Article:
Ocean circulation is one of the big mysteries in our quest to predict future climate changes. We know that oceans drive carbon cycles and weather, but how quickly? And in what ways? A massive new study has provided new answers.
What's incredible about this study of the powerful Southern Ocean's circulation, called DIMES, is that scientists were able to map the exact pathways of its eddies over several years. They poured a harmless, inert chemical over a mile of the sea bottom, and tracked its spread. You can see in the video above how that chemical spread over just one year.
This study will improve our ability to predict climate changes dramatically because it maps what might happen to other substances — like, say, carbon — as it drifts through the oceans.
The Southern Ocean plays an outsize role in containing global warming, swallowing an estimated 10 percent of the heat-trapping carbon dioxide that humans pour into the atmosphere. But the ribbon of water surrounding Antarctica may be absorbing less carbon than it used to, a study in the journal Science suggested in February, possibly because strengthened winds are dredging up more sunken carbon from the seafloor and causing it to saturate the surface waters. Because subtle changes can trigger a feedback loop in fluid dynamics, some researchers think the Southern Ocean could eventually switch from absorbing carbon dioxide to emitting it (as may have occurred in the ancient past), which would further escalate global temperatures.
The Southern Ocean has a powerful effect on Earth’s climate because it “provides a connection between the atmosphere and the deep ocean,” said Andrea Burke, a marine chemist doing postdoctoral work at California Institute of Technology who is not involved with DIMES. It circles Antarctica, enabling surface winds to drive it eastward in a continuous loop. The Antarctic Circumpolar Current, as it’s called, has an average or “mean flow,” while buildups of surplus energy erupt into eddies — circular currents tens of miles across that stir the water and, in a feedback process, reinforce the mean flow.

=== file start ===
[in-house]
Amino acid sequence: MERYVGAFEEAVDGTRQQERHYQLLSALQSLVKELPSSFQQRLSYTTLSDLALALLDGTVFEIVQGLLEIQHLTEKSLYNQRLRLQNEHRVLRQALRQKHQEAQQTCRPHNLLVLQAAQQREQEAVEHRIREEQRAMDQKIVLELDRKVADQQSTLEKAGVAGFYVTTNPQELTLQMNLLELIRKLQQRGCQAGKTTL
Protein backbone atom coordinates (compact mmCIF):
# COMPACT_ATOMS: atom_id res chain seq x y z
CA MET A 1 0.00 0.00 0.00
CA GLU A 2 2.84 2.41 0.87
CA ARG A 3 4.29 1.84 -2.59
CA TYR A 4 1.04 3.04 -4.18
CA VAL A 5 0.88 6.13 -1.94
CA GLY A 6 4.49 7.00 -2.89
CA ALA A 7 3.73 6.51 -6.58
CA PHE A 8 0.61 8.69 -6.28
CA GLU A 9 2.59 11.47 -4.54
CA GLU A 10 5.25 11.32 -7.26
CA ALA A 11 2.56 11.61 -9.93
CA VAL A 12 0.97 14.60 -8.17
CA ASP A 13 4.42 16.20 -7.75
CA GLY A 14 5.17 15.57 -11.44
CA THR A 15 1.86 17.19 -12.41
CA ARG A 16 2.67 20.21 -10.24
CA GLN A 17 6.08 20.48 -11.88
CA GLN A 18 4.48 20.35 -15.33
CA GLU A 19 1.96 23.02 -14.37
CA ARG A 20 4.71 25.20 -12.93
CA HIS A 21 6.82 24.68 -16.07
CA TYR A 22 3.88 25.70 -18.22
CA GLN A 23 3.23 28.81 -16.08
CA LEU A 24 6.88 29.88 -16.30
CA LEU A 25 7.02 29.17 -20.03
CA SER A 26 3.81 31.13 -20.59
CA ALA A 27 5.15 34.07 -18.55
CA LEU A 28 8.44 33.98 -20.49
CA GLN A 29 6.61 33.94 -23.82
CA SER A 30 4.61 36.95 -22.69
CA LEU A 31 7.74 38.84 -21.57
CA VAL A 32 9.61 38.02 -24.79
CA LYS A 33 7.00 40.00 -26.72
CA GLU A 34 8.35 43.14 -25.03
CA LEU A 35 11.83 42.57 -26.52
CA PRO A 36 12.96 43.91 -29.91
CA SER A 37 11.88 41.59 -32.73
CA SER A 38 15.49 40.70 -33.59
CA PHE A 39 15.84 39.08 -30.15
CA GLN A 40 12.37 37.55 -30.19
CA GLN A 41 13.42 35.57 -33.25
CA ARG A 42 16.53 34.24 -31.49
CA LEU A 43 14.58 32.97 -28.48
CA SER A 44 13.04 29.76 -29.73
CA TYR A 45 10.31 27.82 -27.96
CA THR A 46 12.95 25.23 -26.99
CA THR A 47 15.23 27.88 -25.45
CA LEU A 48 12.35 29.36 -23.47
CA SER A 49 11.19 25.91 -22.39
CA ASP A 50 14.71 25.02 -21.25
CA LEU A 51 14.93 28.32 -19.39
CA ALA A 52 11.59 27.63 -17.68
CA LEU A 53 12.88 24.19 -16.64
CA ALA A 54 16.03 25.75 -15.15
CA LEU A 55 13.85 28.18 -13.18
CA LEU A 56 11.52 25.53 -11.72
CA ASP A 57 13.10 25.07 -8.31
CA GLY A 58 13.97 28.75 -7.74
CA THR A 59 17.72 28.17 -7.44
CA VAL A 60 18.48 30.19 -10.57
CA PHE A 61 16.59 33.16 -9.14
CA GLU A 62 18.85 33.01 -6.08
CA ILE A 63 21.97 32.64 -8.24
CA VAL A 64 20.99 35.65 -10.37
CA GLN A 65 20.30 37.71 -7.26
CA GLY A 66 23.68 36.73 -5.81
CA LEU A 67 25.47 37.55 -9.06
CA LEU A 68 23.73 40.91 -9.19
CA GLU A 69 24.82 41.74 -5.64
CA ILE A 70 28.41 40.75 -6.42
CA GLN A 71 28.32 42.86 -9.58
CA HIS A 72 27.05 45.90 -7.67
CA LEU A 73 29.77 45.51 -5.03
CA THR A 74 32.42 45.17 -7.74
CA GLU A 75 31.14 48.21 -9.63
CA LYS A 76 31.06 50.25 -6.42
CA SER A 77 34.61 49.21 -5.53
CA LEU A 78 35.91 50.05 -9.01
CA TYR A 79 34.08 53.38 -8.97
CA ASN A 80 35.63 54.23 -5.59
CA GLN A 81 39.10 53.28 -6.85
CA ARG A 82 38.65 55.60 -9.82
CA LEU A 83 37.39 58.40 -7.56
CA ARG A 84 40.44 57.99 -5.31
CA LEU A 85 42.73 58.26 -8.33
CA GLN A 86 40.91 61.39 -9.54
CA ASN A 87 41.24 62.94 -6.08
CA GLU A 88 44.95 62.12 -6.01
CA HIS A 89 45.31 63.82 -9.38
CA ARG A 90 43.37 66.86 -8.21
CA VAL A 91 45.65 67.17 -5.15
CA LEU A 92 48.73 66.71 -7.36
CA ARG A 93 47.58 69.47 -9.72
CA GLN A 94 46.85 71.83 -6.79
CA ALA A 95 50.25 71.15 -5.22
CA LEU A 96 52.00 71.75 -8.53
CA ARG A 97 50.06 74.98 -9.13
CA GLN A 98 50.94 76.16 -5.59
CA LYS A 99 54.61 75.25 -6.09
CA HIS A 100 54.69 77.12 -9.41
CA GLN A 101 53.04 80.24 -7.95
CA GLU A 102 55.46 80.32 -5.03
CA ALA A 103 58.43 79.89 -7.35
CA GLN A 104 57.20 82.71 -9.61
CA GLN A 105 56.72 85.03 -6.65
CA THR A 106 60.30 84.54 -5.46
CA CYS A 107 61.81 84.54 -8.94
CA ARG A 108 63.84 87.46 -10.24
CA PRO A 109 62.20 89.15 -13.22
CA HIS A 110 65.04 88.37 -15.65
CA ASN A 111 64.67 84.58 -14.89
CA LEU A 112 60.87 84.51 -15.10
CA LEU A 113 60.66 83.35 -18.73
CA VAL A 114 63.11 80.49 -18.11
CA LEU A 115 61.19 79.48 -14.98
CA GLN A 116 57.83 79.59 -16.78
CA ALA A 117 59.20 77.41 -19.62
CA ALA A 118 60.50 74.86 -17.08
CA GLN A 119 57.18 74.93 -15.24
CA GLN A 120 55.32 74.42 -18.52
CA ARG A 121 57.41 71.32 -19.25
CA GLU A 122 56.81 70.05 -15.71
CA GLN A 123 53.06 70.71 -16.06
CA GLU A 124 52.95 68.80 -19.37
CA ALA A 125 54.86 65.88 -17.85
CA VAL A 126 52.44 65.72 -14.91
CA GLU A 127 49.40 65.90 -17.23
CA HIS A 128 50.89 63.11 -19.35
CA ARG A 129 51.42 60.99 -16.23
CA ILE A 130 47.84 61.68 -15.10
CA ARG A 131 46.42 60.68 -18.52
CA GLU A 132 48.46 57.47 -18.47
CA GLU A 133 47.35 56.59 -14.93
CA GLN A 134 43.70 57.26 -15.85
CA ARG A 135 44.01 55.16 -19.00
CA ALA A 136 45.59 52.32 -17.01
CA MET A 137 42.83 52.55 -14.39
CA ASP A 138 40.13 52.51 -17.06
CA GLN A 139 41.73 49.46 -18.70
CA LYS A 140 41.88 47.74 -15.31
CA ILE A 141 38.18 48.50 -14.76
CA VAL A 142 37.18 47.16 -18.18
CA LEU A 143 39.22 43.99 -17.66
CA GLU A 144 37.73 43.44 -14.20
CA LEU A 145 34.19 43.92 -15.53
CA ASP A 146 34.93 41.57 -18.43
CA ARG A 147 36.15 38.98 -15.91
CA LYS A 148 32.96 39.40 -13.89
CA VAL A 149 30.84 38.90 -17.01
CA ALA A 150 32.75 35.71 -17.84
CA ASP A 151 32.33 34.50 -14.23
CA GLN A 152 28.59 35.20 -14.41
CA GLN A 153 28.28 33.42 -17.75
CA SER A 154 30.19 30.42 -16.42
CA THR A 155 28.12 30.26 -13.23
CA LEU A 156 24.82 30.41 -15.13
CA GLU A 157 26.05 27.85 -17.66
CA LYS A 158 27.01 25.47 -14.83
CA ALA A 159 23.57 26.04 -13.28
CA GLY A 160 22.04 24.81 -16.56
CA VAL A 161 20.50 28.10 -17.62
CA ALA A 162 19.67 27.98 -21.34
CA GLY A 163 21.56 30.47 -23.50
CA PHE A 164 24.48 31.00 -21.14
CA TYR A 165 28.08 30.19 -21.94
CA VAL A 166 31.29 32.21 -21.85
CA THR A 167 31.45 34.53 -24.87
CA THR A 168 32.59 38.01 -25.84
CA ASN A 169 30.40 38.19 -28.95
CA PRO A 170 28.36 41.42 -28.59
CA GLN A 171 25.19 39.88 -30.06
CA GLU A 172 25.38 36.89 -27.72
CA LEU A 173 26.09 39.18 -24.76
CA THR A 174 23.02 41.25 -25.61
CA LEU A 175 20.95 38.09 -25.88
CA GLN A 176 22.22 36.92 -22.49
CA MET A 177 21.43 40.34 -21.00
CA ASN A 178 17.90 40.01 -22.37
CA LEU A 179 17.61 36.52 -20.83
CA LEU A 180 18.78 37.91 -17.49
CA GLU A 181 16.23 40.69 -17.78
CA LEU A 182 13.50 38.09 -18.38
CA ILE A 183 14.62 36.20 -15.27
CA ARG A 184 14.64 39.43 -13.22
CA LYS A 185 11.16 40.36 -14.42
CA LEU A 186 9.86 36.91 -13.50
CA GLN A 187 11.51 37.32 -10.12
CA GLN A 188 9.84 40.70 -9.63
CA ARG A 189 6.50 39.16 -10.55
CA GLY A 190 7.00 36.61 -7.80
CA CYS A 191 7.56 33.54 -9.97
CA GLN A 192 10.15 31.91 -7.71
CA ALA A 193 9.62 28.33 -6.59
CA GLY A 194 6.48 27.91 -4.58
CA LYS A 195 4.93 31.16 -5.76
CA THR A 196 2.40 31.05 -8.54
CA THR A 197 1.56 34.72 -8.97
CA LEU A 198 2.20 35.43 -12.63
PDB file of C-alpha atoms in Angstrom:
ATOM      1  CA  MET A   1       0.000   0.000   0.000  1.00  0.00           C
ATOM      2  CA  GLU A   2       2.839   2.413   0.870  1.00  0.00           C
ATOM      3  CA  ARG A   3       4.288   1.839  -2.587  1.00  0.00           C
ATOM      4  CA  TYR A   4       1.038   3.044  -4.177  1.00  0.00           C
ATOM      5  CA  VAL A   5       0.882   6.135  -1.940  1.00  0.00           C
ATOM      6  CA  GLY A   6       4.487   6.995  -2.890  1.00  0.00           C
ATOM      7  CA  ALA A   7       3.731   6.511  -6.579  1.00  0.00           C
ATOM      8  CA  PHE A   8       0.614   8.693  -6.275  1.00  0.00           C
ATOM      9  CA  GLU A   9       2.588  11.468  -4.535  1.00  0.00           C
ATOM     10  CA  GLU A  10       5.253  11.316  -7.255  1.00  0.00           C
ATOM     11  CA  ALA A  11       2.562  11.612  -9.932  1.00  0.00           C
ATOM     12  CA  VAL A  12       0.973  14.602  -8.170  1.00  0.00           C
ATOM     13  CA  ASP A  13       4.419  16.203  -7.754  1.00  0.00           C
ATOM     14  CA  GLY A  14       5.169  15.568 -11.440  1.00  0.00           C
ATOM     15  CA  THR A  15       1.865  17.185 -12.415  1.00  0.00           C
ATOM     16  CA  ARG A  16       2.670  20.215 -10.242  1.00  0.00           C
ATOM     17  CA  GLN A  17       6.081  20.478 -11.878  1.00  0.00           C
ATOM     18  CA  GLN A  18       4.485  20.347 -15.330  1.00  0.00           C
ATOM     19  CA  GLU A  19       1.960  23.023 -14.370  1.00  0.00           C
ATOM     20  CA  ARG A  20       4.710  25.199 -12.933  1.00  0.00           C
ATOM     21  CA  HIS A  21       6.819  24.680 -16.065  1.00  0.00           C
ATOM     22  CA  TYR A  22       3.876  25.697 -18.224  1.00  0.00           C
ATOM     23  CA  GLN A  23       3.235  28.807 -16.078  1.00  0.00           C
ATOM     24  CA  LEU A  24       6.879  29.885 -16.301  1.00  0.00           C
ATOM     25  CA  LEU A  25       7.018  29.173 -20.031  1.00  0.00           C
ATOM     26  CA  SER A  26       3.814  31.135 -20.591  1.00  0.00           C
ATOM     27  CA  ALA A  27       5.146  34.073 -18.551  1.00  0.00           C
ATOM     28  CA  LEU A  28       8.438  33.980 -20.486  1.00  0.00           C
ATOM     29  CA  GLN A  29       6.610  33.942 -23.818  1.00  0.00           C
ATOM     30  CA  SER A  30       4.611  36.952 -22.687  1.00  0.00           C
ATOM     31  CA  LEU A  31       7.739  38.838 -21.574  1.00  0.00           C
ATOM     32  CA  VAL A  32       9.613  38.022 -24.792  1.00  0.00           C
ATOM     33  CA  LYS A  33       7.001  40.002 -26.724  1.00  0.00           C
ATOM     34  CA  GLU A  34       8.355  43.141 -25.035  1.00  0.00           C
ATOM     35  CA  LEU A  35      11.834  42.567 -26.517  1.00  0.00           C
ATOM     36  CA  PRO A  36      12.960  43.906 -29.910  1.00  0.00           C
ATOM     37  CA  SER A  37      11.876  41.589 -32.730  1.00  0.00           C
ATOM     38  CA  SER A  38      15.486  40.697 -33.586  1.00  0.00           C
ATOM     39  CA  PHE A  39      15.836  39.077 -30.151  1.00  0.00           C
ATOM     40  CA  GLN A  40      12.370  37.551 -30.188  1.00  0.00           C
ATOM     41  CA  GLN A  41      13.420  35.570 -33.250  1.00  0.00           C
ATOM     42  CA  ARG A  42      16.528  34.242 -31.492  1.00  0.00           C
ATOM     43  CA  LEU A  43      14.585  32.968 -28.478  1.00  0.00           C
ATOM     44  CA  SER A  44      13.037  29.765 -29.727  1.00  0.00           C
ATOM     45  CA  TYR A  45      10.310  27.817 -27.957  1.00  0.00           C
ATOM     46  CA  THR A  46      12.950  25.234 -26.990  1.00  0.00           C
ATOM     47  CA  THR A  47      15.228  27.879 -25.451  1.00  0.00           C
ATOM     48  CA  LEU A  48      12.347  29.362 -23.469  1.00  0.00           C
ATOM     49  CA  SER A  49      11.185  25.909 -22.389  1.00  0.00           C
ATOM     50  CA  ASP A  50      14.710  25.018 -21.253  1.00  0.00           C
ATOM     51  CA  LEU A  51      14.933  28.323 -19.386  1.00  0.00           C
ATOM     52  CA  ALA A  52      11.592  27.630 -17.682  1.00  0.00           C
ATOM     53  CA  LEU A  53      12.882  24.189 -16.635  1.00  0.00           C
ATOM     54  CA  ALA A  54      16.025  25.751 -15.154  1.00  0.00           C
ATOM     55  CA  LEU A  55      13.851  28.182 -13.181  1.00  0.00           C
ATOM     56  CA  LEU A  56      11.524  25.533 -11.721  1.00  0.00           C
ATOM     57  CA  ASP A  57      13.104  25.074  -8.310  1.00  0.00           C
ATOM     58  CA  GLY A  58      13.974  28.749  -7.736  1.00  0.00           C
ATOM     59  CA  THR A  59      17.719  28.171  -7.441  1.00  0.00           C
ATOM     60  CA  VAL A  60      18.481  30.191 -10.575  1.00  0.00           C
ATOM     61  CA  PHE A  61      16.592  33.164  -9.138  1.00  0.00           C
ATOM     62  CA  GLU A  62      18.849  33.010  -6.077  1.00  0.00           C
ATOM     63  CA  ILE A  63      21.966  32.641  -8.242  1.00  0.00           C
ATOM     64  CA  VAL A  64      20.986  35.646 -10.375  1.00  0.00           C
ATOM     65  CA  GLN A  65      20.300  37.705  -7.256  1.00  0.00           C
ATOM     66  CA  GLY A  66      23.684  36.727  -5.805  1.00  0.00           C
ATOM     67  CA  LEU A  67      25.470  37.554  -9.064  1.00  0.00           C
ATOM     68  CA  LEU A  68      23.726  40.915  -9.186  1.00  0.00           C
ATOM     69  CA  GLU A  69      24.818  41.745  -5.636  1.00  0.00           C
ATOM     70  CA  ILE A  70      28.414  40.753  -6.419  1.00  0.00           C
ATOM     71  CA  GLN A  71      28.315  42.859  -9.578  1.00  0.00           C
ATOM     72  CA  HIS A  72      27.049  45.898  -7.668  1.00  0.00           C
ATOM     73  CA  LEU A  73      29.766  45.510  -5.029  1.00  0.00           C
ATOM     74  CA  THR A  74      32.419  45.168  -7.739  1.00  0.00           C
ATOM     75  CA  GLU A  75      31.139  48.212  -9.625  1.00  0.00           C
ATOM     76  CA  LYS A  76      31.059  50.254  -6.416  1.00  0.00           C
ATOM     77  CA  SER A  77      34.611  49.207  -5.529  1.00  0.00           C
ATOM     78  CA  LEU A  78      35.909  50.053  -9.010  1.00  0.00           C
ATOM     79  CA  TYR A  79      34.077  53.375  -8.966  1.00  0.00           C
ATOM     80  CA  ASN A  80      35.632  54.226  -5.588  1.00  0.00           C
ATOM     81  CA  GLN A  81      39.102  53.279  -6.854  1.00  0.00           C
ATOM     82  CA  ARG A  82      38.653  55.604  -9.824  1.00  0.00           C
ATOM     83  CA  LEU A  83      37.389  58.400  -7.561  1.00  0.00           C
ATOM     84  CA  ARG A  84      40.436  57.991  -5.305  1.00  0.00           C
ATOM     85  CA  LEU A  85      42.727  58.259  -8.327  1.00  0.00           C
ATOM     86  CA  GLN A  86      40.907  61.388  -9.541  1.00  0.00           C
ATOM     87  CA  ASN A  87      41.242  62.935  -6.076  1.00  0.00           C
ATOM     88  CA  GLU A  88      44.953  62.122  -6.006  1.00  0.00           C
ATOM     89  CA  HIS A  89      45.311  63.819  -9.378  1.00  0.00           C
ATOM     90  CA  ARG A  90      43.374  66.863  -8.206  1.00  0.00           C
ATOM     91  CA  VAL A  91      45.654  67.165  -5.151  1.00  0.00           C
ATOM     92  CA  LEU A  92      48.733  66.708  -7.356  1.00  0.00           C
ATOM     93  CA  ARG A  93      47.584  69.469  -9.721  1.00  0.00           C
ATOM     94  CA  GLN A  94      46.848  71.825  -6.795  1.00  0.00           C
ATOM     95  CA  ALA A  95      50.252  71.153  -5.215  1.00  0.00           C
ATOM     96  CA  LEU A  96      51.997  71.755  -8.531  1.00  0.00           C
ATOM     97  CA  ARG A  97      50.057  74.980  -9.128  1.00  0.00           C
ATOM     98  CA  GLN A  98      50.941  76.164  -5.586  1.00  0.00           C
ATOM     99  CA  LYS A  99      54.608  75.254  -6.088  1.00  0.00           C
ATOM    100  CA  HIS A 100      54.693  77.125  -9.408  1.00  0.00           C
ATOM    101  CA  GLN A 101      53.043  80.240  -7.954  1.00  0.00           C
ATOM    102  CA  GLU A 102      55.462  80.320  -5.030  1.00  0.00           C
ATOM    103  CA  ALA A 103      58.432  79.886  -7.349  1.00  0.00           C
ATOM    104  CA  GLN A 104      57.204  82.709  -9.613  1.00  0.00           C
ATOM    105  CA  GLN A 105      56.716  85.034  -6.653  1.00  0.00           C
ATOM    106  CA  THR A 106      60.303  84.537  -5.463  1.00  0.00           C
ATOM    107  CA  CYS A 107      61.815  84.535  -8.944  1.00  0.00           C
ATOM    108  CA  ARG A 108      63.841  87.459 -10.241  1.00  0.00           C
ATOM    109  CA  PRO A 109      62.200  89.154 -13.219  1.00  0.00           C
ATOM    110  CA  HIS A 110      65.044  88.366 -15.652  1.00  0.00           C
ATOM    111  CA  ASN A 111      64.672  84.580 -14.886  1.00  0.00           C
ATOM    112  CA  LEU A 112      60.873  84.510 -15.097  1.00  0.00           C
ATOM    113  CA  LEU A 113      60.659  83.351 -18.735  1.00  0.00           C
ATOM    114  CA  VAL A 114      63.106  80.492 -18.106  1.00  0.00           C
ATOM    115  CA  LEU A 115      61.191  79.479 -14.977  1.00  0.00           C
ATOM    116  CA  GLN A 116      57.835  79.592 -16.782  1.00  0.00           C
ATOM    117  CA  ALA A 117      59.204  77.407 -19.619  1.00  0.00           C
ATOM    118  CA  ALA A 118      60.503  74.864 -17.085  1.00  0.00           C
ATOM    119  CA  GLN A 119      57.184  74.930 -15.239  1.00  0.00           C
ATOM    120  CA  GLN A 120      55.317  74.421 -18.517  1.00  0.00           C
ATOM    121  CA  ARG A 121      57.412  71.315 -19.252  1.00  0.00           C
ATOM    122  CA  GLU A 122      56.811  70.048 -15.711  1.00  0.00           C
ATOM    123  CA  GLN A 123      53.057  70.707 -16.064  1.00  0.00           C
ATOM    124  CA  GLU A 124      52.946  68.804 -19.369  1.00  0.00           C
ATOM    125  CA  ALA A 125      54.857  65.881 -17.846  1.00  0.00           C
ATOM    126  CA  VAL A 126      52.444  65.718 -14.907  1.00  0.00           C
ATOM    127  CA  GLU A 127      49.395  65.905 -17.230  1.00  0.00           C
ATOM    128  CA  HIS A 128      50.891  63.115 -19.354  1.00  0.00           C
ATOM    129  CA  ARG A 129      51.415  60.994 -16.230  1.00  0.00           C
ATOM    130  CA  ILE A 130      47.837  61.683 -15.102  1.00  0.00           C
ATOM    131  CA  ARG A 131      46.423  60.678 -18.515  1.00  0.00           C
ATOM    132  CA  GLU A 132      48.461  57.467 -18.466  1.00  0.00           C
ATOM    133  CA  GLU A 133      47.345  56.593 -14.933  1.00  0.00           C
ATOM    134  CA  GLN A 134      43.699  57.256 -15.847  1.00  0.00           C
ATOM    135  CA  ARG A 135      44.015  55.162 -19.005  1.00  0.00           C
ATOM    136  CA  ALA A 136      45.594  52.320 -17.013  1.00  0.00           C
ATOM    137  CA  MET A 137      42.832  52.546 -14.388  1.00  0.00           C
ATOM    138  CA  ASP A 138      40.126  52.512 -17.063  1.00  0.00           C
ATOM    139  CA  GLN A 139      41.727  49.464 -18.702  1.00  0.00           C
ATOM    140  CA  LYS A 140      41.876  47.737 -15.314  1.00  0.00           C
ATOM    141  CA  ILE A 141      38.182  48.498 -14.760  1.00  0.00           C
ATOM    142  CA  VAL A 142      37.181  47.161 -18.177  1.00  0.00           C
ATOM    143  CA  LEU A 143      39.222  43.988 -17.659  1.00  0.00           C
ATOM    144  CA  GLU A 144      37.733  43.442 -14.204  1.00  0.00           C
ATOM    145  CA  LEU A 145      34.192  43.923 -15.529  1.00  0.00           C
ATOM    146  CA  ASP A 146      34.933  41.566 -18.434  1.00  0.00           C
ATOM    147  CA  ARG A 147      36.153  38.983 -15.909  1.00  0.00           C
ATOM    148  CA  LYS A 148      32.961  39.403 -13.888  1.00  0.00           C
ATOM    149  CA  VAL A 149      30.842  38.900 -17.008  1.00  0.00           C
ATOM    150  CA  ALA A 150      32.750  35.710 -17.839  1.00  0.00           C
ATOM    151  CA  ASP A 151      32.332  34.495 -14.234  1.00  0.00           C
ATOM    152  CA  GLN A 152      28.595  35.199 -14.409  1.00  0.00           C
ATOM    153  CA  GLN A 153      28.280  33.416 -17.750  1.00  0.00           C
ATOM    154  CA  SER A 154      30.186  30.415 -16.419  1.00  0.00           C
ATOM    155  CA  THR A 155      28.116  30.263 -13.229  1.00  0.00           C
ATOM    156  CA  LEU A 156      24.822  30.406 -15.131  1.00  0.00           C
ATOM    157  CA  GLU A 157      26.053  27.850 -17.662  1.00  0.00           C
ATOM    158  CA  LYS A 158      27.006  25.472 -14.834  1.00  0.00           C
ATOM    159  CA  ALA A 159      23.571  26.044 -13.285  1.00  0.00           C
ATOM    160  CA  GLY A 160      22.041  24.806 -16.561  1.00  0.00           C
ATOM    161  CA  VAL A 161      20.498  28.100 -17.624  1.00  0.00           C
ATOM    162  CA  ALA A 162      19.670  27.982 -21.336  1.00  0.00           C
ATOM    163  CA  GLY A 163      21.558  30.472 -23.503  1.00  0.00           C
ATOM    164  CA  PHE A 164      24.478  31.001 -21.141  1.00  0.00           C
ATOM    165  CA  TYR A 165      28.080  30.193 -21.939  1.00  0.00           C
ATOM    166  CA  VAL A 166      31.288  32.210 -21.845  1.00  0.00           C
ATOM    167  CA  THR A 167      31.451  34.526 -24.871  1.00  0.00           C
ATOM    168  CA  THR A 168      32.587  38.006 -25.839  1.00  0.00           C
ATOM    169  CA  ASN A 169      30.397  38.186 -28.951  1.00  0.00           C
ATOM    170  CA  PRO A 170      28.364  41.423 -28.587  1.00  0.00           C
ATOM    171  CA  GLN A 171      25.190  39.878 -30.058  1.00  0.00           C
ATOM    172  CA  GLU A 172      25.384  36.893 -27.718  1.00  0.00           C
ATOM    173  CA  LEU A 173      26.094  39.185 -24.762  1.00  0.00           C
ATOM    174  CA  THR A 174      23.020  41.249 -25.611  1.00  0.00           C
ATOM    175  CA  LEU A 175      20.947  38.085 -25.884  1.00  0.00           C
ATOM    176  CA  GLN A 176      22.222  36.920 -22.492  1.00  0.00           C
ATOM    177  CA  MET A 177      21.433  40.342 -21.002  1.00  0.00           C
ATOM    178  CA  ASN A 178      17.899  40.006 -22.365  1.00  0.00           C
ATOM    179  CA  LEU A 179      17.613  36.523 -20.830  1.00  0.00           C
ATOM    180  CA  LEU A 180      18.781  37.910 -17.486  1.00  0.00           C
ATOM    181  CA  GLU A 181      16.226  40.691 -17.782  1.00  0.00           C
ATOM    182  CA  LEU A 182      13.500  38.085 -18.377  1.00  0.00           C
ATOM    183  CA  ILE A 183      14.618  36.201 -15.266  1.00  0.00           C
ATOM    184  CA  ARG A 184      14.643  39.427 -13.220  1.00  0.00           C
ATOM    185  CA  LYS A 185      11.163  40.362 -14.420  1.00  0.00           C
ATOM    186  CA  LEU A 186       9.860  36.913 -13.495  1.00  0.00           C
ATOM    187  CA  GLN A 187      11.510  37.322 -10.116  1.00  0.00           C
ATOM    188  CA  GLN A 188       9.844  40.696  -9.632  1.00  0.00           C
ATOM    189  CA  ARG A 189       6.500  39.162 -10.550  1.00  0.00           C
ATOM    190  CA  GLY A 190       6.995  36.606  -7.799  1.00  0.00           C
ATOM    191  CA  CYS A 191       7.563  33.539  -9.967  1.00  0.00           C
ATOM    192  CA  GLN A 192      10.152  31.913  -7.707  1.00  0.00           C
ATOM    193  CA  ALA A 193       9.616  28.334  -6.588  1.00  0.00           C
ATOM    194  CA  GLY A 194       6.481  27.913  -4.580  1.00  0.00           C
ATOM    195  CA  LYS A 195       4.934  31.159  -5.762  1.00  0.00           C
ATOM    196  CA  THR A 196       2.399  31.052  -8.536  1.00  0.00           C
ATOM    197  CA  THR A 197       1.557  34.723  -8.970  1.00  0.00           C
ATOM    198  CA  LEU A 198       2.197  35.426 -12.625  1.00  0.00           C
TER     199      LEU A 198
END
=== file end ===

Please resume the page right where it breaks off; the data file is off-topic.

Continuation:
Because cold, dense water is farther below the ocean’s surface toward the equator than near Antarctica, ocean layers of constant density slope upward as one moves north to south across the Southern Ocean. Eddies and the mean flow draw water from the depths to the surface along these southward inclines, then drive it down again as it moves northward — a conveyor belt called an “overturning circulation” that scientists say is the biggest on Earth.
These circulations conspire to make the Southern Ocean a remarkably efficient absorber of greenhouse gases, which are swallowed at the surface and channeled to the seafloor. And as a driver of global ocean currents, the Southern Ocean bolsters the impact of the other oceans on the climate, too.
But because of the complexity of ocean dynamics, climate change effects — strengthening surface winds (also caused by the hole in the ozone layer) and the 0.8 degrees C (1.4 degrees F) rise in average global temperatures since the start of the Industrial Revolution, for example — could drastically alter these circulations decades from now.
“Understanding the feedbacks between the mean flow and the eddies is critical to understanding future climate change,” said Emily Shuckburgh, an applied mathematician at the British Antarctic Survey and a DIMES principal investigator whose research over the past decade has highlighted the complex role played by eddies in ocean dynamics.
This is a schematic of global ocean circulations created by John Marshall of MIT and Kevin Speer of Florida State University in 2012. Cooler colors indicate denser water masses. (Illustration: John Marshall and Kevin Speer)
So far, the team has learned a tremendous amount about how circulation works in the Southern Ocean, including the fact that the roughness of the seafloor determines how quickly eddies flow. Future climate models, including the annual report on climate change from the IPCC, will include data from this study. It's already enhancing our ability to predict and prepare for the next century's environment.
Read more via the Simons Foundation